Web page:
“Once you begin being naughty, it is easier to go on and on, and sooner or later something dreadful happens”

Laura Ingalls Wilder

This afternoon, I had this dreadful sense of deja vu when I woke up from a nap and the lounge room was a scene of carnage. Reminiscent of a raging toddlers dosed up on red cordial and fairy bread, the pups had ripped MORE stuffing out of their bed, torn apart a packet of picture hooks which was nowhere near the floor, and also devoured the cover of my daughter’s DVD Mean Girls. The DVD itself being all shiny, must’ve been considered booty, because I found it outside. It almost looks okay, and I could possibly pass it off without our daughter erupting. Well, that is, if you ignore the tiny little indentations left by canine teeth. Oh! That’s right. Rosie, also chewed up another pink highlighter pen, although this time it didn’t explode all over her paws and it just smeared the carpet.

“Love children especially, for they too are sinless like the angels; they live to soften and purify our hearts and, as it were, to guide us.”
― Fyodor Dostoyevsky, The Brothers Karamazov

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It would be easy to say that it was all tantrum, but I bet they were just looking for something to do just like my kids when they were small and started painting the kitchen with food dye and water. I can’t remember other exploits offhand but there were many. Indeed, enough that I should’ve thought twice about having two pups, instead of one.

“Grown-ups never understand anything by themselves, and it is tiresome for children to be always and forever explaining things to them”
Antoine de Saint-Exupéry, The Little Prince

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However, that’s what happens when you suddenly find out you’re having twins. You can’t send one packing. Although Zac and Rosie are brother and sister and you don’t usually consider pups from the same litter “twins”, these two have bonded closely ever since they first arrived as fosters. It was never our intention to keep them both. However, we couldn’t pick between them, and then they sort of morphed into one dog with two entities if that makes any sense.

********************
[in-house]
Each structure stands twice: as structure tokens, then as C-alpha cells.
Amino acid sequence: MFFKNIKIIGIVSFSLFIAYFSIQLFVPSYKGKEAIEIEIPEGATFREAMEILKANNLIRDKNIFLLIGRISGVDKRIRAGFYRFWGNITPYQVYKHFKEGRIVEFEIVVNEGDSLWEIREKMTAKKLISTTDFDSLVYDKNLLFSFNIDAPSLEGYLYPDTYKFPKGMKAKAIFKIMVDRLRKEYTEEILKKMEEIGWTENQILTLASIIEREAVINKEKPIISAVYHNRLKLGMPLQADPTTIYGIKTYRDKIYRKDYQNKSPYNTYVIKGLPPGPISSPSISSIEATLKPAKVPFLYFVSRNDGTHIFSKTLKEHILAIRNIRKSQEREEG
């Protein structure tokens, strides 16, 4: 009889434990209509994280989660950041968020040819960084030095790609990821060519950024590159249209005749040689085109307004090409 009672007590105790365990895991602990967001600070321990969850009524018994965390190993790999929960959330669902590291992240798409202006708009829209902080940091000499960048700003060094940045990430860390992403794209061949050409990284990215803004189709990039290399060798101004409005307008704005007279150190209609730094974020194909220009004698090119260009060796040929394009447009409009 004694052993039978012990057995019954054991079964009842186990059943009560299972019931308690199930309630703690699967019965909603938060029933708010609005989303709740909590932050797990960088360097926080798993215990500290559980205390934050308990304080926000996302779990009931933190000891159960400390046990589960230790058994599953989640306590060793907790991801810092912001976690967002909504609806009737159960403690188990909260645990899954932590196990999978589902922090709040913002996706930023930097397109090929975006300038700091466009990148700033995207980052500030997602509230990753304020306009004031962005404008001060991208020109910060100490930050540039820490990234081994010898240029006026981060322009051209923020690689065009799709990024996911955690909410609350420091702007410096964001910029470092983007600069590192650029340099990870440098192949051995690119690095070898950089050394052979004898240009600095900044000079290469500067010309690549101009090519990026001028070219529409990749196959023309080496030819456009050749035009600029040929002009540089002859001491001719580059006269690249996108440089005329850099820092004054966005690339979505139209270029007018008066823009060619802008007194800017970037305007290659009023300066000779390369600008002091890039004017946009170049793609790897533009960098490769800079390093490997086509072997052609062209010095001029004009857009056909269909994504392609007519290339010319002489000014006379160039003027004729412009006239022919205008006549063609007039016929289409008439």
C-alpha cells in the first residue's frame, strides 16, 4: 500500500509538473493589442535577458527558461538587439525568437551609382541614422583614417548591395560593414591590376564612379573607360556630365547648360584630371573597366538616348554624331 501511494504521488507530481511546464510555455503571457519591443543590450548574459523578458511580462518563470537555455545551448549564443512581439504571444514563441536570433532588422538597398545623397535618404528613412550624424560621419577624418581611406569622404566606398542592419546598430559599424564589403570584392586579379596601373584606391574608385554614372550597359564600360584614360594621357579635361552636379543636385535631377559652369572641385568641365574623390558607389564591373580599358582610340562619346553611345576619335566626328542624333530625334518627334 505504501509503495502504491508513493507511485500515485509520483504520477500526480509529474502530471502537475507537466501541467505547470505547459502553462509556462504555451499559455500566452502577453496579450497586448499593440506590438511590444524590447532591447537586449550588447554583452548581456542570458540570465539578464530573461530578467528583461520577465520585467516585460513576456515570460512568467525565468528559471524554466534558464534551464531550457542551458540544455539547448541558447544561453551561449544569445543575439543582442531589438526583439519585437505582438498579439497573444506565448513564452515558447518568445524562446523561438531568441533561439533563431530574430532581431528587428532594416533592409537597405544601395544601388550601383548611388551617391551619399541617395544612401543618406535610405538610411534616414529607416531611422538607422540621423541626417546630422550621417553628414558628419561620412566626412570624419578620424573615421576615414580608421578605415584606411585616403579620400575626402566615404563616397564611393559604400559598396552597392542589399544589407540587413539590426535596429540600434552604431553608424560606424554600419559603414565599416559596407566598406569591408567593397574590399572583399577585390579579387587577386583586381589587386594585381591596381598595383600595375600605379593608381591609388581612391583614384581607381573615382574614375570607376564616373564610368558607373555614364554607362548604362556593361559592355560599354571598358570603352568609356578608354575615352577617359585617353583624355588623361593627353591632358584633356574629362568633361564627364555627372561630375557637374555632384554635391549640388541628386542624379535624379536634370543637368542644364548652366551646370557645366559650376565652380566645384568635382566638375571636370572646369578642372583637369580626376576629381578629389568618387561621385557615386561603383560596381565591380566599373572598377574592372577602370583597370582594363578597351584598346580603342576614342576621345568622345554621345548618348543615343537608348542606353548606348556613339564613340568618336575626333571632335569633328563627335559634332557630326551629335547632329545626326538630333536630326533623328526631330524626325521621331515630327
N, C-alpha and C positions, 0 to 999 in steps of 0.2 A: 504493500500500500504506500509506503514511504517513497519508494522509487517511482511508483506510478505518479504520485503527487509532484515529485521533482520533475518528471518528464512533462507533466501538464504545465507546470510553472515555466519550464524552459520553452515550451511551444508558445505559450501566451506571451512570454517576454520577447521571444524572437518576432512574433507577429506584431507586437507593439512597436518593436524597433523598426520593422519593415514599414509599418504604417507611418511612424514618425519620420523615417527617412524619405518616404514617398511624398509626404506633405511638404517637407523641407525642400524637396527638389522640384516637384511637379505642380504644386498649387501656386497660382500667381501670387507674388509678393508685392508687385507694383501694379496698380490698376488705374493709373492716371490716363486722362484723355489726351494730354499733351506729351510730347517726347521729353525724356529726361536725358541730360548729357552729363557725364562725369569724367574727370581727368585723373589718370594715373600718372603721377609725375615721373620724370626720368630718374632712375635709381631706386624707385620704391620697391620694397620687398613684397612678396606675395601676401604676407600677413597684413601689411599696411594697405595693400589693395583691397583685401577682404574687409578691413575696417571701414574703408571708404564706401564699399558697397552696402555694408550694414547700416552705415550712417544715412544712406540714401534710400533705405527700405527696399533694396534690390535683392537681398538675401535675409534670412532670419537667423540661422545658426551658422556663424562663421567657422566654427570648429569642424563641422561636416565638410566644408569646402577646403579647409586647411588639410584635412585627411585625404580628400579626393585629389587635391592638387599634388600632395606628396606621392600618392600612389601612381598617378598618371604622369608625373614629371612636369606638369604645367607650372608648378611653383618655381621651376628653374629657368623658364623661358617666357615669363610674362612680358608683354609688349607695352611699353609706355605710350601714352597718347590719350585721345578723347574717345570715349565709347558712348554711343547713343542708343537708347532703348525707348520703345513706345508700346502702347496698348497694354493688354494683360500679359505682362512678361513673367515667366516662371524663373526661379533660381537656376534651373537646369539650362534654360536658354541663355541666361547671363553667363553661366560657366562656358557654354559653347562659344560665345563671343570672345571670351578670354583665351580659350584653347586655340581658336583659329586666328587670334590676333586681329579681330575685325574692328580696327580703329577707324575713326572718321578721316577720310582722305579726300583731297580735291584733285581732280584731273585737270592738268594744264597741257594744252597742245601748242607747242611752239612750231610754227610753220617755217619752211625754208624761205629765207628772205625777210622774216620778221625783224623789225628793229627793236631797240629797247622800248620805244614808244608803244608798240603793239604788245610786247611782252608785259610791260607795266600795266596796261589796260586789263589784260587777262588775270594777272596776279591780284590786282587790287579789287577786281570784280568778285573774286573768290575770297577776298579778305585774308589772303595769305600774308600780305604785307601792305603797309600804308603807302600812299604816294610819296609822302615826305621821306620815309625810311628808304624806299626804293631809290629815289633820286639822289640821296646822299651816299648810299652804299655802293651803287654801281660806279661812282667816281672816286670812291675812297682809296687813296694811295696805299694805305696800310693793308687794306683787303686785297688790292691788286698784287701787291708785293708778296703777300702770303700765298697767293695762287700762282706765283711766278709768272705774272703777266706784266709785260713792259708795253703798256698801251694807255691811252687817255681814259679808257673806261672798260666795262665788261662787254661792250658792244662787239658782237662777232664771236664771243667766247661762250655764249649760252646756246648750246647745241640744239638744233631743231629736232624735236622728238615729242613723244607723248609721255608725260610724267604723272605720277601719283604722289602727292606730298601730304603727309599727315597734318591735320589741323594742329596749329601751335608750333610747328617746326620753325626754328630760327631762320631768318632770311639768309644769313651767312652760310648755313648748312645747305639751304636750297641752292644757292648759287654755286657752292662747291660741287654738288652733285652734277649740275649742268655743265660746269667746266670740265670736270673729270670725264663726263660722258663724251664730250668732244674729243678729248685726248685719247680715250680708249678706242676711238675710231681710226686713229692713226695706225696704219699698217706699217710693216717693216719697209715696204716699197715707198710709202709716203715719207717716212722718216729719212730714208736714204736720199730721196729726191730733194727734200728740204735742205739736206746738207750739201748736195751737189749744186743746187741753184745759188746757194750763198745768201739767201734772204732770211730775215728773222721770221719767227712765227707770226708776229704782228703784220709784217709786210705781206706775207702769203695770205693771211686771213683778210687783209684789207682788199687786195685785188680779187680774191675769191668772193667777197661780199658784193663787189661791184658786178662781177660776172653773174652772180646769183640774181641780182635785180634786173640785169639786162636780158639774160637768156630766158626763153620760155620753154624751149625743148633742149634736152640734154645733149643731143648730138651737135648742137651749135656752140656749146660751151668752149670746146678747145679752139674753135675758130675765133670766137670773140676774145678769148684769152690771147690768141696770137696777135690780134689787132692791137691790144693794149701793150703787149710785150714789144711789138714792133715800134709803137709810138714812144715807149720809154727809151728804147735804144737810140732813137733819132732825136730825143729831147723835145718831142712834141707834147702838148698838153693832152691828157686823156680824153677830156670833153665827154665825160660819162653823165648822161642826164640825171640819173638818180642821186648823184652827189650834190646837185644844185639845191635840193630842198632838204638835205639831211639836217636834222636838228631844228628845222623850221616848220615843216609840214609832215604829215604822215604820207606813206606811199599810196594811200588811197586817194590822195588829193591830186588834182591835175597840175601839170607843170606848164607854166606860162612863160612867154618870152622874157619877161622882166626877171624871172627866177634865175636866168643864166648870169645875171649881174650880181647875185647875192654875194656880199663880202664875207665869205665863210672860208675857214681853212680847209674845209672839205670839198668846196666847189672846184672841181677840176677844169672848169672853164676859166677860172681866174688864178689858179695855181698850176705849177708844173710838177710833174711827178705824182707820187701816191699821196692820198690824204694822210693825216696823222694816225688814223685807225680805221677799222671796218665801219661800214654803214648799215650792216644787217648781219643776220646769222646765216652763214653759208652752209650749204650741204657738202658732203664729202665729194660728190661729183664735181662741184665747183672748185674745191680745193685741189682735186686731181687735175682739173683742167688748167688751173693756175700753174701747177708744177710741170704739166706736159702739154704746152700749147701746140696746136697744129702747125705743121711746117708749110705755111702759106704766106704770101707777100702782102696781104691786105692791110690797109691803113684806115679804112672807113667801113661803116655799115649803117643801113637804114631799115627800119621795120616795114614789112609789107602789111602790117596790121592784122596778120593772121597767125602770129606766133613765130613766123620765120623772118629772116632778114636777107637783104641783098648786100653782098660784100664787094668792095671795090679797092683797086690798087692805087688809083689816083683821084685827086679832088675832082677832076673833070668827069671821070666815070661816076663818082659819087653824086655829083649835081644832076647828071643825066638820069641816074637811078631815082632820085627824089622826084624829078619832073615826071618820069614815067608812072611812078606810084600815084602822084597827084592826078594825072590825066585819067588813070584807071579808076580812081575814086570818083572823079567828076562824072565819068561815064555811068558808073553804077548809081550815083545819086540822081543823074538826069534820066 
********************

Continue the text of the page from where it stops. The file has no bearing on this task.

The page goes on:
“I would recommend to those persons who are inclined to stagnate, whose blood is beginning to thicken sluggishly in their veins, to try keeping four dogs, two of which are puppies.”

– Elizabeth von Arnum

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Yet, as much as Zac and Rosie are twins, they also have their idiosyncrasies.  Rosie is a real chewer and is very destructive, but also incredibly curious and smart. She sees something new, and she’s instantly checking it out and trying to see how it works. Zac is very affectionate and quite a lap dog and is uber-obsessed with chasing balls and what now remains of their rope toy (which isn’t much!!)

“In order to really enjoy a dog, one doesn’t merely try to train him to be semi human. The point of it is to open oneself to the possibility of becoming partly a dog.”

-Edward Hoagland

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Meanwhile, Lady thinks the pups are great, because she can do no wrong. Indeed, Lady had become “The Saint”. That’s quite a change from when she first arrived and used to get up onto the kitchen table stealing food and being a houdini escape artist. She doesn’t jump all over hapless visitors either. As I said, she can do no wrong…as long as you’re not expecting her to chase a ball or pass an IQ test. Then, she’d better start wagging her tail and giving you the look. After all, she certainly knows how to maximise her good looks.

Zac & Rosie

Rose (Left) and Zac aged 6 weeks.

Meanwhile, I think back to when two sleeping pups had just arrived at our place and know…

“Happiness is a warm puppy.”
― Charles M. Schulz

What have you and your dog been up to this week? Does your dog have any confessions? If so, dob in your dog in the comments below.

xx Rowena

 

 

 

 

 

 

Weekend Coffee Share – 4th February, 2018.

Welcome to Another Weekend Coffee Share!

So, how can I tickle your fancy this weekend? Coffee, tea, Bonox? A slice of Vegemite toast perhaps? I’ve never had too many takers for the Vegemite toast on the Weekend Coffee Share, but if you want to walk like an Australian, you need to flood your bloodstream with the brown stuff and toughen up. Just think of it as chocolate sauce and ignore the taste.

Well, if you joined me for coffee last weekend, you might recall that the “kids” were heading back to school for the new school year and that my daughter was starting high school and our son was already there. That’s right. We now have have two high school students in the house and with that my responsibilities have gone up quite a few notches. No arriving back from holidays the night before and winging it with last year’s uniform on the first day. No, we had to be organized. Indeed, it was time to become anal about the whole thing and climb in the proverbial straight jacket.